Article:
Late last Friday, I learned that it was the 60th birthday of a celebrity. If you know me, you know that I’m not a celebrity junkie, but I do have a handful of favorites. And one of mine was celebrating a birthday. I posted a public comment on Facebook and wished him a happy birthday. When I typed his name, his picture popped up, which meant he was also on Facebook. So I sent him a friend request. And he accepted it, all in the space of about ten minutes. Now my comment about his birthday could be read by all of my FB friends, including….him. One of my college friends posted a couple of lines about how much she also loved his work, the roles he’s played. At one point, he replied, and she was deliriously happy. It was cute – she was positive and complimentary, and he took her comments in the manner they were intended.
The next day, I was up early, and the comments on that post continued. Most people still didn’t realize that my celebrity “friend” could read the comments, and one person posted something that may have been misinterpreted as a derogatory comment. The famous guy responded and did not sound happy. I realized that the comment thread was unraveling, especially as another of my friends posted directly to him that she thought he was rude. Damage done. I sent him a private message, apologizing to him, and removed the entire thread of comments. He has stated that he’ll simply block anyone he finds offensive, and he has every right to do that.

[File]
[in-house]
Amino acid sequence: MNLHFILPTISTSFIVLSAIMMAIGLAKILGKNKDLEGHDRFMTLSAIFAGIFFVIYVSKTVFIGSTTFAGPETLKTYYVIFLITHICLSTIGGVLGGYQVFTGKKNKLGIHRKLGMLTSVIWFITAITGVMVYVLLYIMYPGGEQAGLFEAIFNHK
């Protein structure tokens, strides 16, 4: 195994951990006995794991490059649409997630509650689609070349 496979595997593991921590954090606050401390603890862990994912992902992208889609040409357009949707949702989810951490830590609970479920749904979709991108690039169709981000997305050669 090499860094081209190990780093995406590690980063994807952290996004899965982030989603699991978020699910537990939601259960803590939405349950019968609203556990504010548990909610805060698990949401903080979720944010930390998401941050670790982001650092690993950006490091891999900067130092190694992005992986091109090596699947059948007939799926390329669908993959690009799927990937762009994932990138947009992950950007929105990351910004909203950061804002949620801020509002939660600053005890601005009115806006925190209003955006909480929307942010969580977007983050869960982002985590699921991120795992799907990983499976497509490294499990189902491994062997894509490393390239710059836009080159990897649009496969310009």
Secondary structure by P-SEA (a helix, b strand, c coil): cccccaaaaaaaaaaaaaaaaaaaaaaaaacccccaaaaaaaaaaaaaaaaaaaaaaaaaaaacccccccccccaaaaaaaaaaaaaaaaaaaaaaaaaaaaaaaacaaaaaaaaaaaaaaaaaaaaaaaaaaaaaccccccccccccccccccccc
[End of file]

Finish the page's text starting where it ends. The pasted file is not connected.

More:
People think there is anonymity from behind the keyboard. According to Sherry Turkle, psychologist and MIT professor of the social studies of science and technology, “we’re less inhibited online because we don’t have to see the reaction of the person we’re addressing. Because it’s harder to see and focus on what we have in common, we tend to dehumanize each other,” she says. You can read the entire article here. Anyway, I’m still friends with Che/George/Saul, and happy about that.
Our Christmas tree is up and lit. Well, pre-lit. Four years ago, after struggling with needles and sap and twisted, unreliable strings of lights, we broke down and bought an artificial, made-in-China, pre-lit Christmas tree. Yes, at times I yearn for the real deal, but this is the tree we have, and it’s pretty.
The rest of the week was filled with editing and baking. And tonight we saw the movie “Lincoln,” starring Daniel Day-Lewis, an Irish actor (go figure). Sally Field played his wife Mary, but I can’t help thinking of Gidget or The Flying Nun whenever I see her. Still, she’s ageless, and the film is very, very good. Try to squeeze it in amidst all the other things you have to do.